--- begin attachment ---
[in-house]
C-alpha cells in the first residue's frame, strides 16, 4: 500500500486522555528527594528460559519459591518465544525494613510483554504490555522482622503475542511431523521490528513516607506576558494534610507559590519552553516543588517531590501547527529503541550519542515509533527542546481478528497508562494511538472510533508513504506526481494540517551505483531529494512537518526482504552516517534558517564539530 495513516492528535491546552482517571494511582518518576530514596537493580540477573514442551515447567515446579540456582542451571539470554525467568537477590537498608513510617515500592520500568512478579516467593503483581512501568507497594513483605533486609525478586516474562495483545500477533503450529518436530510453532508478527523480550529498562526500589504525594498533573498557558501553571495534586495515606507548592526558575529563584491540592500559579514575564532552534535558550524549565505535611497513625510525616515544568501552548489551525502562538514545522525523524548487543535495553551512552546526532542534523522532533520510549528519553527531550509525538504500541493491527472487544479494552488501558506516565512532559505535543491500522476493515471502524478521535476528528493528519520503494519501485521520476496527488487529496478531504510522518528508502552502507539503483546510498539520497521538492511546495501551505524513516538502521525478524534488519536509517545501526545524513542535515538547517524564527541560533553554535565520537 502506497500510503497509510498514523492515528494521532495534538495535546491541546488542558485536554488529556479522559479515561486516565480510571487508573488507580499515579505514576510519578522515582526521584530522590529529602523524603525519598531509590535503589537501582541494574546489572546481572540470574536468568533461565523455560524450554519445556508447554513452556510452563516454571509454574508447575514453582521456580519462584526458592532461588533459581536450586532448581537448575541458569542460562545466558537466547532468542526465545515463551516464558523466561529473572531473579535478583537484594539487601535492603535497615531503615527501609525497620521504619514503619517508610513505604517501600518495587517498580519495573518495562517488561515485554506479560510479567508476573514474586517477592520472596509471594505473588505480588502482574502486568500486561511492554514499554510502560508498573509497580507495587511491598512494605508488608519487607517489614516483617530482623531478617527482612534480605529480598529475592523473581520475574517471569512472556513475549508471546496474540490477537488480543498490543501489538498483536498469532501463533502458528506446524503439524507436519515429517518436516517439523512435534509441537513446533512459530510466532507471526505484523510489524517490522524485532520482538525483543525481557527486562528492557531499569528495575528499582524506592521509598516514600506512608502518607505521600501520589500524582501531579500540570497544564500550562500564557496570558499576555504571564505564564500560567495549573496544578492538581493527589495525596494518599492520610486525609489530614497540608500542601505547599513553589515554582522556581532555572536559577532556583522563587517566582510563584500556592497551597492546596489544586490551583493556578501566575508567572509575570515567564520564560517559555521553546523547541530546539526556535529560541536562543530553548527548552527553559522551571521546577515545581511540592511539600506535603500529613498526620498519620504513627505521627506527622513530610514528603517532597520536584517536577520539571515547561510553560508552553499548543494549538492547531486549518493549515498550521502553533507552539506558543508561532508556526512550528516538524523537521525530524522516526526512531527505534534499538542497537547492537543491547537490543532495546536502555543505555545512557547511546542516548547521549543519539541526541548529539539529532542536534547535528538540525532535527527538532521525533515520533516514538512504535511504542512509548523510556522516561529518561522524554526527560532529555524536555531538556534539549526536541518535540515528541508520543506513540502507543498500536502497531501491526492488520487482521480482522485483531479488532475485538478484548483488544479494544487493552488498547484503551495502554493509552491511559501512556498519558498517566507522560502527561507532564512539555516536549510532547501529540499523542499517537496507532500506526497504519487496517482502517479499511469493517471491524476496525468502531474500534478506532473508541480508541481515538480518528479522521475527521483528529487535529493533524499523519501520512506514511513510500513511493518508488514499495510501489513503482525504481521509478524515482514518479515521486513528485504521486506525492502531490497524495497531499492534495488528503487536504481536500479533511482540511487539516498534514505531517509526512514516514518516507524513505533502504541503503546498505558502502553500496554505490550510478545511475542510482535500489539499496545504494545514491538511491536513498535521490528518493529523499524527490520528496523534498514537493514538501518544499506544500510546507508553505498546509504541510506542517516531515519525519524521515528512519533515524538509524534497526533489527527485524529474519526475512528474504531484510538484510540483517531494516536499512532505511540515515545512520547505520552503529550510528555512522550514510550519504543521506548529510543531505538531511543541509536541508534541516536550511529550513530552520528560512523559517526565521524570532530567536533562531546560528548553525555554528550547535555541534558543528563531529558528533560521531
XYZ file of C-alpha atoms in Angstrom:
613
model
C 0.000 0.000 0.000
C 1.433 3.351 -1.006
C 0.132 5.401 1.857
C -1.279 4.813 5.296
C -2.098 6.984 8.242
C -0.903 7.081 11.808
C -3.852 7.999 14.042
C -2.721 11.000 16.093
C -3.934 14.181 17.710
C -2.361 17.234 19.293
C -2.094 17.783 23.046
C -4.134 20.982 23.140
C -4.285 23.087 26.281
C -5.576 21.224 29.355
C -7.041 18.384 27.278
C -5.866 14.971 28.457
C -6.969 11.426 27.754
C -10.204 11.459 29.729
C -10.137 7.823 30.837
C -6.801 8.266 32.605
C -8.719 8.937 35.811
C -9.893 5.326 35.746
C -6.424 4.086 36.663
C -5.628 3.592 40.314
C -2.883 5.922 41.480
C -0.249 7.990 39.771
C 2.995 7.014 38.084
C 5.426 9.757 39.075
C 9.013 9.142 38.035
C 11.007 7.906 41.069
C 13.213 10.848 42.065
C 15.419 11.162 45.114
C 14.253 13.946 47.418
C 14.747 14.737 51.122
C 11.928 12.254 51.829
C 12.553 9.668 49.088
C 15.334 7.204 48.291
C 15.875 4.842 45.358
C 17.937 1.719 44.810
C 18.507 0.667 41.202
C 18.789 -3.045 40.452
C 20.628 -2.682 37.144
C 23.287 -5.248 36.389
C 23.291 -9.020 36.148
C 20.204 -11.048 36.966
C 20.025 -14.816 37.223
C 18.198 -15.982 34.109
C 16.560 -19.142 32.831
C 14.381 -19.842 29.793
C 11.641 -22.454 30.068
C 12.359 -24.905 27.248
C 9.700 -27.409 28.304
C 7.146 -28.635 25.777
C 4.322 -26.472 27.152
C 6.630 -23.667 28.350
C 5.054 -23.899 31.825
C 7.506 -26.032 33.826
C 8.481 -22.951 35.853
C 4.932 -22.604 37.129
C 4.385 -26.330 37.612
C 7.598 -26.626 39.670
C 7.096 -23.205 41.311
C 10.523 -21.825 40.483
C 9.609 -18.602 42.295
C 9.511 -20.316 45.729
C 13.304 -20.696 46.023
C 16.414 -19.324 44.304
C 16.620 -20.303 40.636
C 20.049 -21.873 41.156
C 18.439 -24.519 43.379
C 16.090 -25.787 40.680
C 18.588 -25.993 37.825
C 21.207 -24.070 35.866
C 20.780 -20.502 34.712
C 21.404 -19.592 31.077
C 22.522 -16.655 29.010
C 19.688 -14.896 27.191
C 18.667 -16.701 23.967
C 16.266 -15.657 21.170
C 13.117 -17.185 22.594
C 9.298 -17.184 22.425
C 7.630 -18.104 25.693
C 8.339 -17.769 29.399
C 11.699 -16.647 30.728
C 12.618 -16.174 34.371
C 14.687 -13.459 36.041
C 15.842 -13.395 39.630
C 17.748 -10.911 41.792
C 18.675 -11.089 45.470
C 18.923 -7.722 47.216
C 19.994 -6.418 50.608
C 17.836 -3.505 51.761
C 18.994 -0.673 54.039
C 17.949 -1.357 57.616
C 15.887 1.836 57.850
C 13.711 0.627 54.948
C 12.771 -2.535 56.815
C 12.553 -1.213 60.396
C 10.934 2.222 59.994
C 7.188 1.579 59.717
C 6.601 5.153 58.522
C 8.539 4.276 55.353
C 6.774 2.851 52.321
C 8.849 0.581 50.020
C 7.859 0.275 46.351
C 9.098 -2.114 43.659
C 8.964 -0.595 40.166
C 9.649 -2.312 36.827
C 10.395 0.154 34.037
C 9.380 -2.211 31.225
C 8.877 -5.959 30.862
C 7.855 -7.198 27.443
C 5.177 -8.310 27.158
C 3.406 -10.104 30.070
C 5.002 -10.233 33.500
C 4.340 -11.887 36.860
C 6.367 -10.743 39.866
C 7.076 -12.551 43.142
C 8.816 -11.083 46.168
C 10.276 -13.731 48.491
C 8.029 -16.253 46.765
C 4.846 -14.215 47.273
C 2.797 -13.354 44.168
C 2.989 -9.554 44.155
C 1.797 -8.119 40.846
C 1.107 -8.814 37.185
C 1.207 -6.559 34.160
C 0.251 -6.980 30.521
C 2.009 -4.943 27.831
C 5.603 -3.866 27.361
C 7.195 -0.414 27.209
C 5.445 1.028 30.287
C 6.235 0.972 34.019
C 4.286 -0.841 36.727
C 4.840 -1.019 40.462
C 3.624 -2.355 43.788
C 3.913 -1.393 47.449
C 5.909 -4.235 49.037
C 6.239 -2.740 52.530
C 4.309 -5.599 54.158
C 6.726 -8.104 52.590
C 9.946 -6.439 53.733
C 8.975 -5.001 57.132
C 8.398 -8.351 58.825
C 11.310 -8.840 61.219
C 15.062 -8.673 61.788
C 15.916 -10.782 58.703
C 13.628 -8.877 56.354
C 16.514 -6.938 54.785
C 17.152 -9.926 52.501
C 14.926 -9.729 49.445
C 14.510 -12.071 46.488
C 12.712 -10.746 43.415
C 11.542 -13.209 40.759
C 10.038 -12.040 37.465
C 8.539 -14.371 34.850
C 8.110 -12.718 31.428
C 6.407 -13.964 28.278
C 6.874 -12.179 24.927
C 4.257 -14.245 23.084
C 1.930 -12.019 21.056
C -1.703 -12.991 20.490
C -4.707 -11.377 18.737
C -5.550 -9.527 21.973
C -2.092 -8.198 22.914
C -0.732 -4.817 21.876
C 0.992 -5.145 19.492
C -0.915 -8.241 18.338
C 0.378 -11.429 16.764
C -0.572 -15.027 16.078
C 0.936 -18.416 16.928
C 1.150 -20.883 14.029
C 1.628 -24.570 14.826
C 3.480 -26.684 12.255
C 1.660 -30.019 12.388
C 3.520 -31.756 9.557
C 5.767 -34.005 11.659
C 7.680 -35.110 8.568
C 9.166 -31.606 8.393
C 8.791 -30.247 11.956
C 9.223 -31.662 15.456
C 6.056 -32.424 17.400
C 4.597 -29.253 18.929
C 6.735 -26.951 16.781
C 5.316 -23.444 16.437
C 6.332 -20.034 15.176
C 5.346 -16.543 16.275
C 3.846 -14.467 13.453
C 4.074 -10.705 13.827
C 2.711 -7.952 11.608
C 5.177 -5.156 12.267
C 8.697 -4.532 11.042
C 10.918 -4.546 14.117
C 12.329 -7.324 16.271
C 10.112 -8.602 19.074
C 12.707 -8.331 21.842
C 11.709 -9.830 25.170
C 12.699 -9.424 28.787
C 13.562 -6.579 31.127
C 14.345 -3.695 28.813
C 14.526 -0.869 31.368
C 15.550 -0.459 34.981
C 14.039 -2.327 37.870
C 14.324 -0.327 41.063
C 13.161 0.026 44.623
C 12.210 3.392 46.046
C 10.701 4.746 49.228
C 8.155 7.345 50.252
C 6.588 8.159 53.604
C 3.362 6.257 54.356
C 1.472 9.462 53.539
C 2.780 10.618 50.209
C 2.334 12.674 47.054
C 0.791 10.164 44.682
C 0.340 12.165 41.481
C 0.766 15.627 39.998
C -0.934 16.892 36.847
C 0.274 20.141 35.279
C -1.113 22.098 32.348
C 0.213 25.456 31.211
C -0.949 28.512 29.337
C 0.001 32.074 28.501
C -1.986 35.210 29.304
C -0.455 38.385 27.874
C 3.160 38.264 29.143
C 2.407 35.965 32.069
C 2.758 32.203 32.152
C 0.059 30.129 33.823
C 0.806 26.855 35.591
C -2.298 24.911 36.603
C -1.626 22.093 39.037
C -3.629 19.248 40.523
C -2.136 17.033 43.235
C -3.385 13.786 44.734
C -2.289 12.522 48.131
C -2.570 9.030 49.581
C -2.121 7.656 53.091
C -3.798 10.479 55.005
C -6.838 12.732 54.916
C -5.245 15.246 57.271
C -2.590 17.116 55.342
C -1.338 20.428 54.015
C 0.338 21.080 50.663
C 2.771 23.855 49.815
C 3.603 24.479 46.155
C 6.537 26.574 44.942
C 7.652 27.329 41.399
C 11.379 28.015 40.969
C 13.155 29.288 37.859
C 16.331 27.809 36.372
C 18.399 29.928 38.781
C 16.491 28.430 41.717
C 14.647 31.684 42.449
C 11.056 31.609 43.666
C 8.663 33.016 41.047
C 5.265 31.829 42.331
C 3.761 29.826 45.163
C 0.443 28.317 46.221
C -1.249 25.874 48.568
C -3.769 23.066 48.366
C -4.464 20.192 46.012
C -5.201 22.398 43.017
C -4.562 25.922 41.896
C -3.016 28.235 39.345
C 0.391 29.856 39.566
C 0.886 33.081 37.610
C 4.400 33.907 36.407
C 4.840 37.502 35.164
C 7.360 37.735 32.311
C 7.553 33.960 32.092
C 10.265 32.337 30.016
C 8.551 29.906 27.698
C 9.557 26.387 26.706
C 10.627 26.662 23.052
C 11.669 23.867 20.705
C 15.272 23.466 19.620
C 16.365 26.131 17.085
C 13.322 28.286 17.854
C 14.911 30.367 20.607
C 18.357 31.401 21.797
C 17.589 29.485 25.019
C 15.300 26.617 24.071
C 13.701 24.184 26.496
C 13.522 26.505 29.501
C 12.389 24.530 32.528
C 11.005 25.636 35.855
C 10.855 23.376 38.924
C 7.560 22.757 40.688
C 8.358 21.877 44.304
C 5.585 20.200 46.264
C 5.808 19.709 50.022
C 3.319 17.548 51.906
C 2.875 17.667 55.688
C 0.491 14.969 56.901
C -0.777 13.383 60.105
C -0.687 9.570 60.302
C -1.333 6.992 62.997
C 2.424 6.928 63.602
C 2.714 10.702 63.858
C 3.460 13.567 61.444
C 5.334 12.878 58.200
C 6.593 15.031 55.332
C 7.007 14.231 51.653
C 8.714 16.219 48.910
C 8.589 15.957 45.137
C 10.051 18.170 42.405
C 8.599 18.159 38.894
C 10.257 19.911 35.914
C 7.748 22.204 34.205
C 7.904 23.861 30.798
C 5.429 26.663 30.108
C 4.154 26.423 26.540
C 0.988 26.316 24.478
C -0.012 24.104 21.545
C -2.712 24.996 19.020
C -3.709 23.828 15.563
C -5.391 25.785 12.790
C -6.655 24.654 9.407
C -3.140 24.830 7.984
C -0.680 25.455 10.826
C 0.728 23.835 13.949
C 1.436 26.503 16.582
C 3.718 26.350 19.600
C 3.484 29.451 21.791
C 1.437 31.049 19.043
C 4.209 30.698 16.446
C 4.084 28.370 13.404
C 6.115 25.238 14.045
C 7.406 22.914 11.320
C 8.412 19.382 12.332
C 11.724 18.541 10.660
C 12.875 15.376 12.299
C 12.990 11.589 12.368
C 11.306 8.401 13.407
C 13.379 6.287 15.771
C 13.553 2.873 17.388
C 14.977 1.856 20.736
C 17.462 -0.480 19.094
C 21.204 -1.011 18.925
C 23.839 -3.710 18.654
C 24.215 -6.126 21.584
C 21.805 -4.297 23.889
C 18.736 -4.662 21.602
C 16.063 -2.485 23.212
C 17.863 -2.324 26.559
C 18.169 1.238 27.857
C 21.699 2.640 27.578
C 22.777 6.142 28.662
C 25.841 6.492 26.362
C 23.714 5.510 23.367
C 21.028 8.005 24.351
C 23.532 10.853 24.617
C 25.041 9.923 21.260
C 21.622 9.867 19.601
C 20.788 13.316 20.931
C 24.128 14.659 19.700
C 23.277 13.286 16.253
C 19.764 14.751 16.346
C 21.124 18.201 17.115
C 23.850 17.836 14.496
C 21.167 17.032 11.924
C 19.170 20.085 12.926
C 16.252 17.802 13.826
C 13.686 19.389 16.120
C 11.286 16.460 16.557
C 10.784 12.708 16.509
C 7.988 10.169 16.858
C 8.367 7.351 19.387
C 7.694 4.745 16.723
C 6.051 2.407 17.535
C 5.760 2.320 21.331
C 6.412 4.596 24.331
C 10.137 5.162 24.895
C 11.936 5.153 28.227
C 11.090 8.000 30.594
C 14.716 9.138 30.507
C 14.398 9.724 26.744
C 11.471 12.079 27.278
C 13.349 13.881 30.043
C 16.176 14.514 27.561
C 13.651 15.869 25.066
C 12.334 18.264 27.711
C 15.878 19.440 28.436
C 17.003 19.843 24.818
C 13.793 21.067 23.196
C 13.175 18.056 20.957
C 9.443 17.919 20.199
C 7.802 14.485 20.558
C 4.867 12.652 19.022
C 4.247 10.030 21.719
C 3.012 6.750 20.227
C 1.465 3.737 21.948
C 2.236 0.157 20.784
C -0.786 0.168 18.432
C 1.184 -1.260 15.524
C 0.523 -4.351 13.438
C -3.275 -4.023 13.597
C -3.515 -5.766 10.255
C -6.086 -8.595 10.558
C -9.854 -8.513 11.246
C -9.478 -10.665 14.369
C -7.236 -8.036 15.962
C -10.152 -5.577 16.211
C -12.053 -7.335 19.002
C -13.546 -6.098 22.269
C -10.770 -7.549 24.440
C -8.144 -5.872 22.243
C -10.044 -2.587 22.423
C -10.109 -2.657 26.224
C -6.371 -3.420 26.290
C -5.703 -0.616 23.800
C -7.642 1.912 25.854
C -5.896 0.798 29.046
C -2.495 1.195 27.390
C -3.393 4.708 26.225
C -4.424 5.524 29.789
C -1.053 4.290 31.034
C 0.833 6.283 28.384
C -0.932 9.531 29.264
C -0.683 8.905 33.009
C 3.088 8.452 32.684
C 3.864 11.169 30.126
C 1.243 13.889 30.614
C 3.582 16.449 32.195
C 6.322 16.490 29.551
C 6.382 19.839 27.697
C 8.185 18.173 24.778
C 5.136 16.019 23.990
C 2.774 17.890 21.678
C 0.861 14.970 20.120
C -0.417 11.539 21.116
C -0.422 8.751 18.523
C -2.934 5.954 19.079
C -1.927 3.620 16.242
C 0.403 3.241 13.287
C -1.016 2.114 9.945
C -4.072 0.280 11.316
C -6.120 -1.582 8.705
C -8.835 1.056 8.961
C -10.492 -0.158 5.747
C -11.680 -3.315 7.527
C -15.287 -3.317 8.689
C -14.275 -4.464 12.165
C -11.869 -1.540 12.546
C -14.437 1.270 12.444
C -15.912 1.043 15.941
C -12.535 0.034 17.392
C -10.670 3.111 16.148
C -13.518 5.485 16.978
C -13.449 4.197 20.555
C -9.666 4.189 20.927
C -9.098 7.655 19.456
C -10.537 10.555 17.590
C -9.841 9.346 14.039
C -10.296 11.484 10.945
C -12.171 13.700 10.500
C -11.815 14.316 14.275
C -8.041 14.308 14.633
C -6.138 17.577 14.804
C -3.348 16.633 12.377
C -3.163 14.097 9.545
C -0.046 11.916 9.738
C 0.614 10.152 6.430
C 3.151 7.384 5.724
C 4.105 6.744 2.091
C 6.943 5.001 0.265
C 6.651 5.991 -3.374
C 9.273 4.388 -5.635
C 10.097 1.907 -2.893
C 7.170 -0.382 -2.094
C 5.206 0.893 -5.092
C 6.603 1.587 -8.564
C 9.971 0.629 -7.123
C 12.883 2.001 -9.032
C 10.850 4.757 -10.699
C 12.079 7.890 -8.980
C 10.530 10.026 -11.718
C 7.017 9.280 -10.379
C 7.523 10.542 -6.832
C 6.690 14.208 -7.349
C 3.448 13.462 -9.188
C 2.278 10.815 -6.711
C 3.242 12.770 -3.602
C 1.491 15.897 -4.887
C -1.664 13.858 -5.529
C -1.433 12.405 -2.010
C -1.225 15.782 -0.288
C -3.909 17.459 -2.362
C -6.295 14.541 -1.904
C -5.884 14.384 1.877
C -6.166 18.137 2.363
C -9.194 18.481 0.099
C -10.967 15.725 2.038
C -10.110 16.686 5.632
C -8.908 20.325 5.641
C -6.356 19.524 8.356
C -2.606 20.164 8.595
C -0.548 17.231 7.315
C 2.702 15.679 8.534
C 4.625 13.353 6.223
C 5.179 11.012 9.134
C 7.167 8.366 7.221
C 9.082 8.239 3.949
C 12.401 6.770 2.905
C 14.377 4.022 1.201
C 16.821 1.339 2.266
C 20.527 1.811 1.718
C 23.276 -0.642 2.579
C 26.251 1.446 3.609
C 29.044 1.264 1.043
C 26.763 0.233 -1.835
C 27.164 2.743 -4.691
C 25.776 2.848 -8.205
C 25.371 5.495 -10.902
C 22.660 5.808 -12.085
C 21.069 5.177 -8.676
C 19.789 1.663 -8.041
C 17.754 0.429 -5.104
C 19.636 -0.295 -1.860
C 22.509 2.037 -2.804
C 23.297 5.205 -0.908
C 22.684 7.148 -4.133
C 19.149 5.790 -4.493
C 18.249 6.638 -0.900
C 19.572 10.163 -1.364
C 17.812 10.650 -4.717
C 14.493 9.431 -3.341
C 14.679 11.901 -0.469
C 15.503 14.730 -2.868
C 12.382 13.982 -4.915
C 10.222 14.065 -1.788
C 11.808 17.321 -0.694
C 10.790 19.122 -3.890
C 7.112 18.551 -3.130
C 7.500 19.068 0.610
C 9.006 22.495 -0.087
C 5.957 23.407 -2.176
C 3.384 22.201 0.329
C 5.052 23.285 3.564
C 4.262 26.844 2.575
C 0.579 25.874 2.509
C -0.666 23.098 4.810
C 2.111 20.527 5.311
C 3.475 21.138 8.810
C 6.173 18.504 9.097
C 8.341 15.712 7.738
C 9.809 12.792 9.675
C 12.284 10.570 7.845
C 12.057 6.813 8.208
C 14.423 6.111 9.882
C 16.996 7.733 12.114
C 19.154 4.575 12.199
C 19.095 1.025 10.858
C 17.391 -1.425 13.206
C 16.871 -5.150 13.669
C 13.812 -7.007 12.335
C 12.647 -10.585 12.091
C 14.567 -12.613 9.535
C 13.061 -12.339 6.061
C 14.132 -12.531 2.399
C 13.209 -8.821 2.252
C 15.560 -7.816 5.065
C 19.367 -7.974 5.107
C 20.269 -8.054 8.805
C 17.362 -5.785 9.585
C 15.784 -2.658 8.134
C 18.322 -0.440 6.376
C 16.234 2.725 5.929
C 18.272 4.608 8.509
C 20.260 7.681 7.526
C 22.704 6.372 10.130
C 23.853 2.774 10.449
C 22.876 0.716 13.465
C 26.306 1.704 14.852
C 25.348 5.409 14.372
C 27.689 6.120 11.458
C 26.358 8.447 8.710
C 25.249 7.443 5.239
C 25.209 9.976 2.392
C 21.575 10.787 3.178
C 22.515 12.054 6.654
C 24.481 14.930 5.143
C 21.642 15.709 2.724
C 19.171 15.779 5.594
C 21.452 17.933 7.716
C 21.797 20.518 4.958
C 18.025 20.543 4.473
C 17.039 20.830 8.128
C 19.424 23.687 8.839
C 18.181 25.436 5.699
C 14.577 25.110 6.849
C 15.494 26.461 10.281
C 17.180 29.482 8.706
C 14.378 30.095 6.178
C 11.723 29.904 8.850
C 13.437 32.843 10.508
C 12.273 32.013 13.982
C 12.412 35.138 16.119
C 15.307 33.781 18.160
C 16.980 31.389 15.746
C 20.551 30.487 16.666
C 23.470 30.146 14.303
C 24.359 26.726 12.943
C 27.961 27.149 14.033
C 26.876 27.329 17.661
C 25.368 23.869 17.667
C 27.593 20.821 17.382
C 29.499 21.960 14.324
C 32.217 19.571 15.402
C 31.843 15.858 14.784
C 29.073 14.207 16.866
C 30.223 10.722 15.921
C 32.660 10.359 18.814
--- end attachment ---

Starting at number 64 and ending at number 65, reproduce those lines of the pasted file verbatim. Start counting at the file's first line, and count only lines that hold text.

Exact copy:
C 4.932 -22.604 37.129
C 4.385 -26.330 37.612